On February 10, the Basmanny court in Moscow extended Savchenko’s pre-trial detention until May 13.
Translation: Nadezhda’s health is definitely deteriorating. So we don’t have much time for her release. And she is refusing to stop her hunger strike.
— Pierre Vaux
The French Foreign Ministry is hosting talks today between the foreign ministers of Ukraine, Russia, Germany and France, but it’s not clear what these four-way talks will accomplish.
The Russian government-operated propaganda outlet Sputnik is carrying statements from Russian foreign minister Sergei Lavrov who says that the three hour talks have been “fruitful“:
“It was a useful meeting,” Lavrov told reporters in a brief comment without further elaboration…
According to the Russian Foreign minister the situation in Donbas has improved significantly, a point that Russia’s Western partners have also acknowledged.
“The situation has improved significantly, this was acknowledged by my partners,” Russia’s top diplomat said following the Paris meeting.
Meanwhile, Ukrainska Pravda reports, citing the BBC Ukrainian Service, that the Ukrainian foreign minister, Pavlo Klimkin, has said that the Normandy quartet of foreign ministers were unable to reach an agreement on the Russian-backed seizure of Debaltsevo.
“Unfortunately, there was no political decision with regards to what happened in Debaltsevo.”
Klimkin did however add that:
“We were able to agree on a range of technical aspects, including the important issues of how to support the OSCE mission, increasing the capabilities of this mission and, of course, maintaining the ceasefire and the withdrawal of troops.”
But fundamental differences remain about whether various aspects of the Minsk deal are being met. Ukraine says that their positions continue to be attacked by Russian-supported forces, while the separatists deny those claims. Ukraine says that as a result it cannot withdraw its heavy artillery, whereas today the separatists claim that they are withdrawing heavy weaponry from the area around Debaltsevo and Donetsk. The Ukrainian government, however, remains doubtful. Reuters reports:
“Today at 9 in the morning (1 a.m. ET) the planned withdrawal of heavy equipment started,” rebel commander Eduard Basurin told Reuters. “We’re pulling it back 50 km (30 miles) from the boundary line … Of course we won’t say exactly where we’re pulling it back to.”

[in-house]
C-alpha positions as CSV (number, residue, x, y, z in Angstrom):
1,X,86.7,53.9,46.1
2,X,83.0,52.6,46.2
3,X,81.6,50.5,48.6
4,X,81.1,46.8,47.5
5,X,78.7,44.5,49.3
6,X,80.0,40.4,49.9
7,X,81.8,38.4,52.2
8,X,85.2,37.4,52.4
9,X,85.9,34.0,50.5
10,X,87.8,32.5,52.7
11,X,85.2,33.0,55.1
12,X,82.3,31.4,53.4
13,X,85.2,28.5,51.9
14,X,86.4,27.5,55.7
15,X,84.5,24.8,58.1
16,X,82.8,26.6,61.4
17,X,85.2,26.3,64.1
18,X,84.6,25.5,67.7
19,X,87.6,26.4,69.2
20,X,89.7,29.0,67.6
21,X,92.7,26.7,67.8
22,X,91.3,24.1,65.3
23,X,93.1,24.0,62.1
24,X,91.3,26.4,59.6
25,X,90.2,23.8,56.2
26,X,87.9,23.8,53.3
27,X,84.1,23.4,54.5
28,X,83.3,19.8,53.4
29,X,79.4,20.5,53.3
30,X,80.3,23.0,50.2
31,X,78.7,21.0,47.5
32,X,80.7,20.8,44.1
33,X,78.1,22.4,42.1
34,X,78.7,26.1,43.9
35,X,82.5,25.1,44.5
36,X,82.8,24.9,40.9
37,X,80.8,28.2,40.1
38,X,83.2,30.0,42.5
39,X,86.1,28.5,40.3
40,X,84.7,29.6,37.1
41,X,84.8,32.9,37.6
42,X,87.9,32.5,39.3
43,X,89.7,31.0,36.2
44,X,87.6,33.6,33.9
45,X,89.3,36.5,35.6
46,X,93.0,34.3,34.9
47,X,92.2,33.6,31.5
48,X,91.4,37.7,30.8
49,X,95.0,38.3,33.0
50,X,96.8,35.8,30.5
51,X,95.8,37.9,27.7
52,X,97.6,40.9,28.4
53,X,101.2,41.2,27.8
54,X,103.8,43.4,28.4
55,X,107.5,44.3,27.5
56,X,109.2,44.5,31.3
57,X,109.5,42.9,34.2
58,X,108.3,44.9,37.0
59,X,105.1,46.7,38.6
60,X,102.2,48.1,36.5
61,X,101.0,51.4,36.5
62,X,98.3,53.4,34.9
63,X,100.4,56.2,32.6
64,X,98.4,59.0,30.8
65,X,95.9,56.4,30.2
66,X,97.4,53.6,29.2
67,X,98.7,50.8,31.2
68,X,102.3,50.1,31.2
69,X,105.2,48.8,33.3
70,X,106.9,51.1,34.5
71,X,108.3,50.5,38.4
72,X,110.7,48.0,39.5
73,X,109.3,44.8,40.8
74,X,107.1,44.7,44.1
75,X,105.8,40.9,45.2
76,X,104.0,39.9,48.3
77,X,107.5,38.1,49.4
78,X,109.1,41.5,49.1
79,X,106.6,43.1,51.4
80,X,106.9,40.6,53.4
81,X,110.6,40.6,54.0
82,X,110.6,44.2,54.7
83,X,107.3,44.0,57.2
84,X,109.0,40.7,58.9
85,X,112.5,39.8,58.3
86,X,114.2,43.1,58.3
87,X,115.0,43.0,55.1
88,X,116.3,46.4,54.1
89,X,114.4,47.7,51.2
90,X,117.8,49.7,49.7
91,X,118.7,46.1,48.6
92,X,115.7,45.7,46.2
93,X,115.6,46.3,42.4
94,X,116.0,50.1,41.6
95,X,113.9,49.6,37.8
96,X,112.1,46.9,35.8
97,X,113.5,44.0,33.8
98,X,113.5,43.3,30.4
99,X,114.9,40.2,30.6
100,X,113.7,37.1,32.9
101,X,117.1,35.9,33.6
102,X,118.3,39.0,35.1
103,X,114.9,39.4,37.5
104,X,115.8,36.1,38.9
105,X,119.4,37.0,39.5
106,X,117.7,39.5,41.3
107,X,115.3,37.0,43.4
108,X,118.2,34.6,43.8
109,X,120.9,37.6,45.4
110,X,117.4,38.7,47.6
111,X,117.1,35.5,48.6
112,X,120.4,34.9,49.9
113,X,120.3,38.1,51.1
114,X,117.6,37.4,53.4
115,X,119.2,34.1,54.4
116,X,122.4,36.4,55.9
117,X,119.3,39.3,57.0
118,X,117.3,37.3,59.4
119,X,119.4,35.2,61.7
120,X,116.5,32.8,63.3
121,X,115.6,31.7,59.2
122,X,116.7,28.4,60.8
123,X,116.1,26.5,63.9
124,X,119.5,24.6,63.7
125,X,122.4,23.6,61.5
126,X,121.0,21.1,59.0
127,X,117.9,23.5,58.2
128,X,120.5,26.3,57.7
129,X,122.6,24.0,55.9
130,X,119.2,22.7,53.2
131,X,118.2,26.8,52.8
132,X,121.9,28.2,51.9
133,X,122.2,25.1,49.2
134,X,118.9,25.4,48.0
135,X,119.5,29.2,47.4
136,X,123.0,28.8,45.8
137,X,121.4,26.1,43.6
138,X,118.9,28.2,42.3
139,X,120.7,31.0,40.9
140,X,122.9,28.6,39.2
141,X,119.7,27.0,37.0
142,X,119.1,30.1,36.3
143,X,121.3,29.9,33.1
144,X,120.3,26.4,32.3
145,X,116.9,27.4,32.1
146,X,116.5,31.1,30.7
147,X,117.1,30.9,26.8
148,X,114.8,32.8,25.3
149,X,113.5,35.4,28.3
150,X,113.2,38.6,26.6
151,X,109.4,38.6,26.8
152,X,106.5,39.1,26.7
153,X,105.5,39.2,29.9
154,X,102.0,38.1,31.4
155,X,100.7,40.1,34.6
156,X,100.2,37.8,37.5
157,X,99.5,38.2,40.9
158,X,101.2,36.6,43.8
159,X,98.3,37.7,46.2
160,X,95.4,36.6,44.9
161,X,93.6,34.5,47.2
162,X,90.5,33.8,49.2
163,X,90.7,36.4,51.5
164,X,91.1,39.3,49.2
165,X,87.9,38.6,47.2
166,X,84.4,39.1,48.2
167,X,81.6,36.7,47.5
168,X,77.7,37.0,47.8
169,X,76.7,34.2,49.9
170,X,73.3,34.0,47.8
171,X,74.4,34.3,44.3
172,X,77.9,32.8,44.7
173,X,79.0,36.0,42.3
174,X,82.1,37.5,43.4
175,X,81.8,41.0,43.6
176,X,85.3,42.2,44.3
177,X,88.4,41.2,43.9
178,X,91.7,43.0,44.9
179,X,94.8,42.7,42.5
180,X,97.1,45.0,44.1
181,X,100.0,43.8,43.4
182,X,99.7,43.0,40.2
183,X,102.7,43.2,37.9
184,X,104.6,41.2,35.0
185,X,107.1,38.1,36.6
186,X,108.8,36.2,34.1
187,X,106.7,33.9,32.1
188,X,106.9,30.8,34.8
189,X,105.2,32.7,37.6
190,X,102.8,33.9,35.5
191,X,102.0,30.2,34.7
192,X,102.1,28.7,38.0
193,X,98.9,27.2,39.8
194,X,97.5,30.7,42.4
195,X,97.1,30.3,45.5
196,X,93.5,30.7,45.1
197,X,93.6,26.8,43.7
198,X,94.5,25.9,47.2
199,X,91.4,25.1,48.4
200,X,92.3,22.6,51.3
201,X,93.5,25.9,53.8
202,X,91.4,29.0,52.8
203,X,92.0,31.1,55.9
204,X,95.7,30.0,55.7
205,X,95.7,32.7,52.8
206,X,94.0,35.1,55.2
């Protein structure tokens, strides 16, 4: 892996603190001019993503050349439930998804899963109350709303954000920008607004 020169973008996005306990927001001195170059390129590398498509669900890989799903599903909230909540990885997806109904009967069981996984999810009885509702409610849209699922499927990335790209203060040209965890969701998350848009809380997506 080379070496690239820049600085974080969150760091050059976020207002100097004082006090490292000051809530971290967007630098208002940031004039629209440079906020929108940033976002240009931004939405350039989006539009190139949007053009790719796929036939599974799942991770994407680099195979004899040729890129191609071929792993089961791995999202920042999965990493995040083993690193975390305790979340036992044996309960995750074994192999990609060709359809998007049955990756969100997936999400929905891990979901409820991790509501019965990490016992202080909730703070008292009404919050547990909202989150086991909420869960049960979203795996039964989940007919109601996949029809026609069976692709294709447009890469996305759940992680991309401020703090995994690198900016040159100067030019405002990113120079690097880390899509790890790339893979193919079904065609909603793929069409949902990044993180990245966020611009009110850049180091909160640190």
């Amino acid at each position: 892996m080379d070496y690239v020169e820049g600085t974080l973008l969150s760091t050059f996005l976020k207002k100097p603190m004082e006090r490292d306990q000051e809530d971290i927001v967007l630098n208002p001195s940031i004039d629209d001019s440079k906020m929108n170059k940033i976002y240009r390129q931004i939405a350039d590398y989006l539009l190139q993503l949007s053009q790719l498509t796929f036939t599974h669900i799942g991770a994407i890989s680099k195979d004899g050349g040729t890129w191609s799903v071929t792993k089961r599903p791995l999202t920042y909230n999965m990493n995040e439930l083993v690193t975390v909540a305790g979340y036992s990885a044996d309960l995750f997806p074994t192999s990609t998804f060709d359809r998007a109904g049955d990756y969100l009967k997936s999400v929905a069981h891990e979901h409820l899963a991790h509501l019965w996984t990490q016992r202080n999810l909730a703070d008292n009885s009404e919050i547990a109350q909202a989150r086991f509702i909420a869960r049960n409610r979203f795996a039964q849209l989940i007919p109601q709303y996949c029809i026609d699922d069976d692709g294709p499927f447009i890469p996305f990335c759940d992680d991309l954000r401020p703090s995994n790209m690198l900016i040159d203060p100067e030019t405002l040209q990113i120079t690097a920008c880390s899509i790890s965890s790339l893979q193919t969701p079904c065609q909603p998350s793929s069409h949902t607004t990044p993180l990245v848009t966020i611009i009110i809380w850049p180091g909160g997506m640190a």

Basurin denied Ukrainian military reports of fighting in southeast Ukraine, saying there had been “provocations” from the government side but no serious clashes.
But the Kiev military said in a statement that rebel assertions they were pulling back guns were “mere empty words”.
“On the contrary, the terrorist groups, making use of the ceasefire period, are reinforcing their units and building up ammunition.”
We will continue to monitor troop movements to see whether we can confirm reports that the Russian-backed forces have started to withdraw, but as we have reported below they appear to be still on the offensive near Mariupol, south of Donetsk.
As far as improving the OSCE’s capabilities, we’ve heard that before, but at this moment the OSCE does not appear to be equipped to monitor this ceasefire.
Journalist Linda Kintsler has just visited Kharkiv and has spoken with NPR this morning. She says the situation is tense and the citizens fear that more terrorist attacks will occur. Her radio interview can be heard here.
— James Miller
Russia’s state-owned RIA Novosti news agency reports that fighters for the self-proclaimed ‘Donetsk People’s Republic’ (DNR) have “liberated” two villages east of Mariupol.
The villages of Pavlopol and Pishchevik, over which Ukrainian forces had lost control following the Russian invasion of Novoazovsk at the end of last summer, were retaken by Ukrainian troops in an offensive launched on February 10.
Ukrainian Azov regiment fighters outside the Pavlopol village council on February 10.
The claim of the re-capture of these villages by Russian-backed forces was not denied by Dmitry Chaly, the spokesman for the Ukrainian military headquarters in Mariupol.
Chaly told Ukrainska Pravda that he “could not confirm or deny these reports” because the villages lie in the nominal buffer zone between the Ukrainian and separatist front lines.
The Interpreter translates:
“These sites are located in the buffer zone, they are not under our control and we don’t have units there. The militants could simply walk in.”
When Ukrainska Pravda asked Chaly how this tallied with the Ukrainian announcements of the retaking of villages, including Pavlopol, on February 10, the spokesman replied:
“Yes, a clean-up was carried out then, but our units then left, because this is neutral territory.”
It seems here that Chaly is attempting to nullify enemy gains by claiming there has been no defeat in battle.
For Russian-backed fighters to have retaken these villages while Ukrainian troops are struggling to hold out against a counter-attack in nearby Shirokino, another village retaken on February 10, is surely bad news for the Ukrainian military.
Furthermore, a Facebook post from the Mariupol headquarters, made yesterday at 12:34 GMT, suggested that Kominternovo, another village retaken on February 10, was once again occupied by Russian-backed forces.
According to the announcement, the Ukrainian-held village of Lebedinskoye had been shelled that day with heavy artillery, fired from Kominternovo.
It appears then that, bar their tenuous foothold in Shirokino, all of Ukraine’s gains made since February 10 have been reversed.
— Pierre Vaux